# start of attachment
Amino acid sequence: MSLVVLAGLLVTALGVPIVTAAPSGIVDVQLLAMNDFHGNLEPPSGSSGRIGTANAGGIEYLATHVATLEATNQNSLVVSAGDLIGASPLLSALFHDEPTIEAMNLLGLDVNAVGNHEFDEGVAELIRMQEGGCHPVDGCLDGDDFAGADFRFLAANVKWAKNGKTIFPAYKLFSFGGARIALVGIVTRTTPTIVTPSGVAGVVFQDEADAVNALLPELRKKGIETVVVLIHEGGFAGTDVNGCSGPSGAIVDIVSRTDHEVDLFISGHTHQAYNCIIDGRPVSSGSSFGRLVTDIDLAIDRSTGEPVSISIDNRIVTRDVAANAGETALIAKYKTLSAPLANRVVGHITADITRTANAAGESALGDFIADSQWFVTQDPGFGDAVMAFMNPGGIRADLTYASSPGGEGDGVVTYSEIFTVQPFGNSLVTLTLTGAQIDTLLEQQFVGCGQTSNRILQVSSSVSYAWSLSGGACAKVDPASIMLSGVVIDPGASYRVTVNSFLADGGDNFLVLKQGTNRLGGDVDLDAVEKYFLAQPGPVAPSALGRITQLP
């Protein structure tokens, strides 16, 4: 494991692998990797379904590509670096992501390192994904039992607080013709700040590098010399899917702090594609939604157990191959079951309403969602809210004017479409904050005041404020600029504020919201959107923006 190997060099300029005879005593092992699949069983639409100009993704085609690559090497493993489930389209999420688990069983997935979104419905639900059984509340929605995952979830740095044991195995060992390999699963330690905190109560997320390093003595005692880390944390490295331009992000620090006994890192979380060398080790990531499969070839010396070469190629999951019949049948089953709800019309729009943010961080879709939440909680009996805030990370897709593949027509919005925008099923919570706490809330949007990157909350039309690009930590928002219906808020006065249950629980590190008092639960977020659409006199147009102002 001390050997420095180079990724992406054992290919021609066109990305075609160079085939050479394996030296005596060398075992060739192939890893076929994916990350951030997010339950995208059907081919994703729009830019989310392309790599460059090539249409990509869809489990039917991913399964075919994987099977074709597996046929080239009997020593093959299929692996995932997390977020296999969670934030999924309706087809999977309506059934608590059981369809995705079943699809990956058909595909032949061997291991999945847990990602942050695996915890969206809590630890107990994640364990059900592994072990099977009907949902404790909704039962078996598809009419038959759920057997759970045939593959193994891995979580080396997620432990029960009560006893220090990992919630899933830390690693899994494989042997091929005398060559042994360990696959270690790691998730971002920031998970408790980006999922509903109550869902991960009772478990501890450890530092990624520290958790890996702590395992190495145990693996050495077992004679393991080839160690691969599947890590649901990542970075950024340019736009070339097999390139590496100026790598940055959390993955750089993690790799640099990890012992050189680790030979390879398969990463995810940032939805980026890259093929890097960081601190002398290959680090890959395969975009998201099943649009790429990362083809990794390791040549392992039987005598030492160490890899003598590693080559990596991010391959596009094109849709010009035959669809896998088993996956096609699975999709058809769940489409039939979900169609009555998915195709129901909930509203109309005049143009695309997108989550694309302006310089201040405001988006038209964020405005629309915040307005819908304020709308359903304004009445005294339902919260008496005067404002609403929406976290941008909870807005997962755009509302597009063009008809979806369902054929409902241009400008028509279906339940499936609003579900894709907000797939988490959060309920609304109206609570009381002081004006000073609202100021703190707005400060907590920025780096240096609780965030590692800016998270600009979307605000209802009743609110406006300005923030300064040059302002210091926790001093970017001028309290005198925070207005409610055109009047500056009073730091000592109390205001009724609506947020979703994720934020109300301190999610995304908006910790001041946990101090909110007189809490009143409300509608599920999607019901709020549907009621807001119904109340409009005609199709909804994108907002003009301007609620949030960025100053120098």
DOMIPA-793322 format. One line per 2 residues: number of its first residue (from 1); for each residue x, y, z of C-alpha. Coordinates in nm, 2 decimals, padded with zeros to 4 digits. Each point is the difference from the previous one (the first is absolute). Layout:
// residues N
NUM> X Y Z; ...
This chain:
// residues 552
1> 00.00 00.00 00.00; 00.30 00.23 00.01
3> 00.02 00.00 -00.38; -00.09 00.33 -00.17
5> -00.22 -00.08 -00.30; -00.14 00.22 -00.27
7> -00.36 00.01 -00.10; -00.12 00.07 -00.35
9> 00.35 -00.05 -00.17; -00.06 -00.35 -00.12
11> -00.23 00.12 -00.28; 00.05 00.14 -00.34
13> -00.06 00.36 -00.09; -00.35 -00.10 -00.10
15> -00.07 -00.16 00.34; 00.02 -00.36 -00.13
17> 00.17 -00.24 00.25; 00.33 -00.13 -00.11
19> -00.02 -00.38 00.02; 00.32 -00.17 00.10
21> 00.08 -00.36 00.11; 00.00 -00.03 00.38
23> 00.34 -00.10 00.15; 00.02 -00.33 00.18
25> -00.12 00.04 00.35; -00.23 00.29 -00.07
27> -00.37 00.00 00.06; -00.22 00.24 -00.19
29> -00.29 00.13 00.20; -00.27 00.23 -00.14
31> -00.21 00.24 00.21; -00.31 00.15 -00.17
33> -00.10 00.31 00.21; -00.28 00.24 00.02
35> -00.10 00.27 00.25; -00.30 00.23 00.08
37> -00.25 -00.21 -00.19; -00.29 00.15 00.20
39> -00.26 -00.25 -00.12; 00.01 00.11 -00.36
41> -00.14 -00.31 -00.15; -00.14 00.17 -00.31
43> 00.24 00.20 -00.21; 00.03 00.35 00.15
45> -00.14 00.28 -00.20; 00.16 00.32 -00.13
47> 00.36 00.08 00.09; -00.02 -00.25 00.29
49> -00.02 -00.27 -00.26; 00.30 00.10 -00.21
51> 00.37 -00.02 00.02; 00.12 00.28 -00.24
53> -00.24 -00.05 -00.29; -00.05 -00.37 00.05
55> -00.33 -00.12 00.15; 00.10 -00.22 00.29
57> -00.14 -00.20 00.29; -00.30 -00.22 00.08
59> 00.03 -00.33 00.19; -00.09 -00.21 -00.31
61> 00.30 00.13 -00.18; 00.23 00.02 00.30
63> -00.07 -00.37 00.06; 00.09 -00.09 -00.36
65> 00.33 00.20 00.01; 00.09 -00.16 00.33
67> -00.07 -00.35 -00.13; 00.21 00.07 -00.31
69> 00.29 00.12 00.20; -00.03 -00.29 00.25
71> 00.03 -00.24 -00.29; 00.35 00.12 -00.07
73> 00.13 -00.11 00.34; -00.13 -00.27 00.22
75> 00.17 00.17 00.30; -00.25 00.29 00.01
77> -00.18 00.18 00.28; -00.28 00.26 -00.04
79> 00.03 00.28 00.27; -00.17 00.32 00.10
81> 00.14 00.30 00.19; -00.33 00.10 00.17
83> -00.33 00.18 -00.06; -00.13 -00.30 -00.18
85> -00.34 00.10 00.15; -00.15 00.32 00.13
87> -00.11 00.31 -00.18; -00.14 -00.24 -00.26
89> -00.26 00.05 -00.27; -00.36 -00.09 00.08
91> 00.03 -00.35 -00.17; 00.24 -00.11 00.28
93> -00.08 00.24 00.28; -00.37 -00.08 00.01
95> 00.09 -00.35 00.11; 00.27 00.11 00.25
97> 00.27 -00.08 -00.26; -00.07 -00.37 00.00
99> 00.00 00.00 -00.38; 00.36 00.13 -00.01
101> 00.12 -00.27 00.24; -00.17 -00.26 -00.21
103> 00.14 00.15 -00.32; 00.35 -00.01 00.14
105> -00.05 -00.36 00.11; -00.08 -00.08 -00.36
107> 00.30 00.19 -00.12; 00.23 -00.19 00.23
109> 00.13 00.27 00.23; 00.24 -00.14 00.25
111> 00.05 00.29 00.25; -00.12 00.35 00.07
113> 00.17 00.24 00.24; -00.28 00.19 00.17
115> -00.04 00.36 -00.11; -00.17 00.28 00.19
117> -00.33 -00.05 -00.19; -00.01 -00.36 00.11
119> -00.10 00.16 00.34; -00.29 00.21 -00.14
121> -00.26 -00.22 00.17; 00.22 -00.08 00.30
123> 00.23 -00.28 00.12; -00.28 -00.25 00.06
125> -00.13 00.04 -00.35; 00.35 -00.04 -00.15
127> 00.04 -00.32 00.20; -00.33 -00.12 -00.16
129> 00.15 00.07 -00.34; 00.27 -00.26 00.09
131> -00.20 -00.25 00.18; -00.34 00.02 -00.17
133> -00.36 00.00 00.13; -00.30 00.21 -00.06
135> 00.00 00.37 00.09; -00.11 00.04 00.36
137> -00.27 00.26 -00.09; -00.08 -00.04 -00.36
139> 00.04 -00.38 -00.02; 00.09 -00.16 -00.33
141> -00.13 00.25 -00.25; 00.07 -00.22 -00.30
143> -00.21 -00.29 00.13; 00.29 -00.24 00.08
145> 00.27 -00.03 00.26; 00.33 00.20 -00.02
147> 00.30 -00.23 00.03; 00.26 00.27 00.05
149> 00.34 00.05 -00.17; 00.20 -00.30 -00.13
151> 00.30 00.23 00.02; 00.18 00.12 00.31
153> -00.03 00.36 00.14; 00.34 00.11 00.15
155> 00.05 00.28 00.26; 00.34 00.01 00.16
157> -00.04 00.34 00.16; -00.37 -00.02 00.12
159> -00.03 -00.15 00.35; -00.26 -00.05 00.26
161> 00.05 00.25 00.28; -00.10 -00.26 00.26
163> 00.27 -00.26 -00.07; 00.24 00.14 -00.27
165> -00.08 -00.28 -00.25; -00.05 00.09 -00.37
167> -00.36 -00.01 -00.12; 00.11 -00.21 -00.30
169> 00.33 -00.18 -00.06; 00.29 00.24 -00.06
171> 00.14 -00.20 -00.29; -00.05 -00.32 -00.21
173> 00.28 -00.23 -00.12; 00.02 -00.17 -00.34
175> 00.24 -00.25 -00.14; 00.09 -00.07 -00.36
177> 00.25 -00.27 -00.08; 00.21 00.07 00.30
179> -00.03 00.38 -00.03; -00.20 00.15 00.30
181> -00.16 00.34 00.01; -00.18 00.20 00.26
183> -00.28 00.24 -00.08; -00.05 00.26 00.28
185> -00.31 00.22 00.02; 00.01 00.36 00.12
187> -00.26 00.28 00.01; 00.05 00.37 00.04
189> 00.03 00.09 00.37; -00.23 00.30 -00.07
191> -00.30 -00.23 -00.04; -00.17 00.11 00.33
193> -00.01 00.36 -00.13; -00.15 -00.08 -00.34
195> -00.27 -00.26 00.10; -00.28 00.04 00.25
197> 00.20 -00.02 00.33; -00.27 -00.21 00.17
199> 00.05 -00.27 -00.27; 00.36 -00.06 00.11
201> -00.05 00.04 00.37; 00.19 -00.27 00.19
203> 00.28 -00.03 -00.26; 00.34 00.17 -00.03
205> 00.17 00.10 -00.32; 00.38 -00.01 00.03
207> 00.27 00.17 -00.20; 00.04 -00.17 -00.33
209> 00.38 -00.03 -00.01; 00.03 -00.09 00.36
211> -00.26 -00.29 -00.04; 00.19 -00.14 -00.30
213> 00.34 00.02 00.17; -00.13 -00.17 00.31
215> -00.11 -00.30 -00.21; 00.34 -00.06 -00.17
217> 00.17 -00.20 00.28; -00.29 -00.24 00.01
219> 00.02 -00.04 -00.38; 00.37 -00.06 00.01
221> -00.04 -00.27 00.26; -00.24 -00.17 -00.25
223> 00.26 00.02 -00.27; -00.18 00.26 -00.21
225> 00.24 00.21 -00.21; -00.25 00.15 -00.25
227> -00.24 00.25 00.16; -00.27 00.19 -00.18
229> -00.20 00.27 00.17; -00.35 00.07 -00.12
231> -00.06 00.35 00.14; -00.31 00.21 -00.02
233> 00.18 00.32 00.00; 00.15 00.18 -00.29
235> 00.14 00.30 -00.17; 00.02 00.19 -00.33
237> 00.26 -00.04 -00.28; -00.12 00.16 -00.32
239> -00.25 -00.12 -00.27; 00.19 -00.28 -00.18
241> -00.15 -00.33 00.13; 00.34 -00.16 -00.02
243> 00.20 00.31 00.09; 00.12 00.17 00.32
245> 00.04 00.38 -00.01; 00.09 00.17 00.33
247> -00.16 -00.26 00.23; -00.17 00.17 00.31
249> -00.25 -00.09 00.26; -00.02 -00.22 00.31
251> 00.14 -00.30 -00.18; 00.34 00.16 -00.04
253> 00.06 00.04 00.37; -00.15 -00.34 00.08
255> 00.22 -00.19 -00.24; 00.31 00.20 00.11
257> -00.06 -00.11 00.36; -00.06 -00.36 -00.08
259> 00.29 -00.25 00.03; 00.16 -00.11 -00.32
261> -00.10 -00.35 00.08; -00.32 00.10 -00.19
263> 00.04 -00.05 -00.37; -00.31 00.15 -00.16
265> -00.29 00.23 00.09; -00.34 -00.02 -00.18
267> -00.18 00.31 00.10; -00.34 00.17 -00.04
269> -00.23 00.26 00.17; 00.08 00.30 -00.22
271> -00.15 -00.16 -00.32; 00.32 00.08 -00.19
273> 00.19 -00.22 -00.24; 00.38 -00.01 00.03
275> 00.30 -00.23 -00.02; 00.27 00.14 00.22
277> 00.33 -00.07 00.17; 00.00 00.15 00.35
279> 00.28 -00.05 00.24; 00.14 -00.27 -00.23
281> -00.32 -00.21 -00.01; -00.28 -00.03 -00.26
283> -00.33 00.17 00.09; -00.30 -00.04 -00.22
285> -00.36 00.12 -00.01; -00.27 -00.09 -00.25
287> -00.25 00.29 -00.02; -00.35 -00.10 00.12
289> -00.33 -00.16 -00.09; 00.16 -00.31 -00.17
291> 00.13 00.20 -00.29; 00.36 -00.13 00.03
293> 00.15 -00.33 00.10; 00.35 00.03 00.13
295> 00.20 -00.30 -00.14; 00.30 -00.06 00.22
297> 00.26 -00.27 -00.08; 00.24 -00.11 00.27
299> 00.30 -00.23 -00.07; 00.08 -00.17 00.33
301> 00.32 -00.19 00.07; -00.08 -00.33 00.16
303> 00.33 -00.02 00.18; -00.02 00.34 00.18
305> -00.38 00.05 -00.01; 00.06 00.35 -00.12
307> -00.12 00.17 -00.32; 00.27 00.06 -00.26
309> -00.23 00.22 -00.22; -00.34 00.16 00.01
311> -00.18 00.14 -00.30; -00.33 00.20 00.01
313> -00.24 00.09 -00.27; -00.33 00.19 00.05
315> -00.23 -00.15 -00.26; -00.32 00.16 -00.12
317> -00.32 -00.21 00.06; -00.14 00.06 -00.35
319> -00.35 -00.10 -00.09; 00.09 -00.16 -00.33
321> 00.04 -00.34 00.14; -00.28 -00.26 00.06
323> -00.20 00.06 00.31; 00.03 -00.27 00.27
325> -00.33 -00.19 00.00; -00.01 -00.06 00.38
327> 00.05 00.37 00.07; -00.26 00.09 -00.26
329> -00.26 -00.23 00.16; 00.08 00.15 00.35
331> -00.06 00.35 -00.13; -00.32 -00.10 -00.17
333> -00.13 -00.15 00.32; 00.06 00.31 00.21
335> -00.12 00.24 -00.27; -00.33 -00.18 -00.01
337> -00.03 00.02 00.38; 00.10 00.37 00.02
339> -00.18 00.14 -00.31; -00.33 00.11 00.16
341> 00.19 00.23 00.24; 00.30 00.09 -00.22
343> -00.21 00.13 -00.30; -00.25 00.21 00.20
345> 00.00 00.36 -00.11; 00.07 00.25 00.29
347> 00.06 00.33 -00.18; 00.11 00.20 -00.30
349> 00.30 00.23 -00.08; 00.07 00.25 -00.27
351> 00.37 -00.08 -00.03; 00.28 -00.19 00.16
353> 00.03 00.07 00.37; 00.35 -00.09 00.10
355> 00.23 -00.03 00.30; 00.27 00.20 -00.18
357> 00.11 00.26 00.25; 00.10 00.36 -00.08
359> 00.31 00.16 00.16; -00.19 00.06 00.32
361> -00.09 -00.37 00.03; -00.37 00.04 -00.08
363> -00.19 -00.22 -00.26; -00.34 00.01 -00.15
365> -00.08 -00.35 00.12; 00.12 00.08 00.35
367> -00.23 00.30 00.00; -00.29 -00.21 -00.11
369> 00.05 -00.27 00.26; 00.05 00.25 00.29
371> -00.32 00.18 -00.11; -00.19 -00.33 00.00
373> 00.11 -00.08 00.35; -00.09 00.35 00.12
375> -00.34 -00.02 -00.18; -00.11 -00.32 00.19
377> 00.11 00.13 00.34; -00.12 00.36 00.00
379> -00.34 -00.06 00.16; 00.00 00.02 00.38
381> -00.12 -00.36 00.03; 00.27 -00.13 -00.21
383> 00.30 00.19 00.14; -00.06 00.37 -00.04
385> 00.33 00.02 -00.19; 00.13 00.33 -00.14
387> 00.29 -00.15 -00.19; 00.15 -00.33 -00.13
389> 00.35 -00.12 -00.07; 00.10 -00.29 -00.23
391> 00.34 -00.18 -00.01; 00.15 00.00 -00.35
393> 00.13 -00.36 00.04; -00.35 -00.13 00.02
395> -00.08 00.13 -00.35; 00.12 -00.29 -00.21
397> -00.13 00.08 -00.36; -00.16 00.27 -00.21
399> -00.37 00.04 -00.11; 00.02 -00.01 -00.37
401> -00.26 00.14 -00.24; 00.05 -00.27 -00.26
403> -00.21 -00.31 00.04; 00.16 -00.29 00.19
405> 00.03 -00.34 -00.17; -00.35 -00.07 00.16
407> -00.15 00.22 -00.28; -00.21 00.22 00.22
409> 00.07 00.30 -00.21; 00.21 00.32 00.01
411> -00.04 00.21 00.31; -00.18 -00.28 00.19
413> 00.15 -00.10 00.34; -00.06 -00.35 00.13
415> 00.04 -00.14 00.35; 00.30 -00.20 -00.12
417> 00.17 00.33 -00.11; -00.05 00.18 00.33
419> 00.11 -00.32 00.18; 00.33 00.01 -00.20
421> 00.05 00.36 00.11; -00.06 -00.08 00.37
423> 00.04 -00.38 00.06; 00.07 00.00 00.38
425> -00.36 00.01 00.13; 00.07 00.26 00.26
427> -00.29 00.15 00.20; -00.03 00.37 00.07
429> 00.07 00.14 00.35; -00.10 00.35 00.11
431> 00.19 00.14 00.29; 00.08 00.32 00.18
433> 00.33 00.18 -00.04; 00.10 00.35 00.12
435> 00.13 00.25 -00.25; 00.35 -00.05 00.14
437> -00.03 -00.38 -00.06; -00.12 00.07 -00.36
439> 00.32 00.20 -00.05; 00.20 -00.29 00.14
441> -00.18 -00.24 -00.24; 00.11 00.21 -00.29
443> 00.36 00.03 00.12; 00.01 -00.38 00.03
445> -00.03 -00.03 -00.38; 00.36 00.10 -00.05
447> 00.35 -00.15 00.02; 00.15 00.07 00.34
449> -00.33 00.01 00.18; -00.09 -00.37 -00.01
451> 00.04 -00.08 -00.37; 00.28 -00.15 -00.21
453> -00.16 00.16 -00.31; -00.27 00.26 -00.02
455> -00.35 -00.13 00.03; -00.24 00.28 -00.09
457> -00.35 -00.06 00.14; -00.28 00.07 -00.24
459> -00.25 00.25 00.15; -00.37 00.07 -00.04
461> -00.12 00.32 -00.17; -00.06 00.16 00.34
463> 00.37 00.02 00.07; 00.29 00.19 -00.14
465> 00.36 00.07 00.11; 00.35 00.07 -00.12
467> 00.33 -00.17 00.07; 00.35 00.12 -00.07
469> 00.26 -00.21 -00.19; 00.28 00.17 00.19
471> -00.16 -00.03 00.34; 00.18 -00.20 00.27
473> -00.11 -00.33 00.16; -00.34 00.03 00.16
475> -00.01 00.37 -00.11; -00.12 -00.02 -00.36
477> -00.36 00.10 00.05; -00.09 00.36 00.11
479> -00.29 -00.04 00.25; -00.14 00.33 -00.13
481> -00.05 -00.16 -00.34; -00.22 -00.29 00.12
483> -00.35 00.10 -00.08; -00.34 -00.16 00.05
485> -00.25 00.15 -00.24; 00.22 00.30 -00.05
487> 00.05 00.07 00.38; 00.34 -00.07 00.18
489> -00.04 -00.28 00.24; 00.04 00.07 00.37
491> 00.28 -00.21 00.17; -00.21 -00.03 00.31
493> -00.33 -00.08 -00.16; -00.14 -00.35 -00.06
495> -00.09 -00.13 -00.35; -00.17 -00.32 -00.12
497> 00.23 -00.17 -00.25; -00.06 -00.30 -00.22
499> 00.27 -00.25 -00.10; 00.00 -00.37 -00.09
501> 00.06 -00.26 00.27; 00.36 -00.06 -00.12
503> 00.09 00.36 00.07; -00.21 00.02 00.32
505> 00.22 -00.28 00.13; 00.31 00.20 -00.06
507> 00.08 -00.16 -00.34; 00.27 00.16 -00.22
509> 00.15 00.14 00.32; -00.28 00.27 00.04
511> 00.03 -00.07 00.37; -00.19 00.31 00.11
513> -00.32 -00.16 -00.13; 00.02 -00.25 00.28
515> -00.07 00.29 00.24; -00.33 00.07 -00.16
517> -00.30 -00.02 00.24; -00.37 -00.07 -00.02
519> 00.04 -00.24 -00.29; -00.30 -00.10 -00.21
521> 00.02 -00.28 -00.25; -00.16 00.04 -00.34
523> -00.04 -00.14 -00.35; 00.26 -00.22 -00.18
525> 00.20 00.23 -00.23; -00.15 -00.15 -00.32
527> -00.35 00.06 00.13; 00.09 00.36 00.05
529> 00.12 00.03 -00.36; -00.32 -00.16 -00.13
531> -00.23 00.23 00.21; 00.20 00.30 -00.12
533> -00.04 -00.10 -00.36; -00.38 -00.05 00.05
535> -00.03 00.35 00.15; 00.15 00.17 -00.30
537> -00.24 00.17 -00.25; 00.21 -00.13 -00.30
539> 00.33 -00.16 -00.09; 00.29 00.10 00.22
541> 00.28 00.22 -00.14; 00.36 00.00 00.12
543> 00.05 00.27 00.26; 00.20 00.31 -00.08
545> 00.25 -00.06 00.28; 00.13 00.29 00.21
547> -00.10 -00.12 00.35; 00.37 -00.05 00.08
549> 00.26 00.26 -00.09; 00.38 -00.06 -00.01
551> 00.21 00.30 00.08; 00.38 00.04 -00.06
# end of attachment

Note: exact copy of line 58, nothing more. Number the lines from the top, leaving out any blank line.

101> 00.12 -00.27 00.24; -00.17 -00.26 -00.21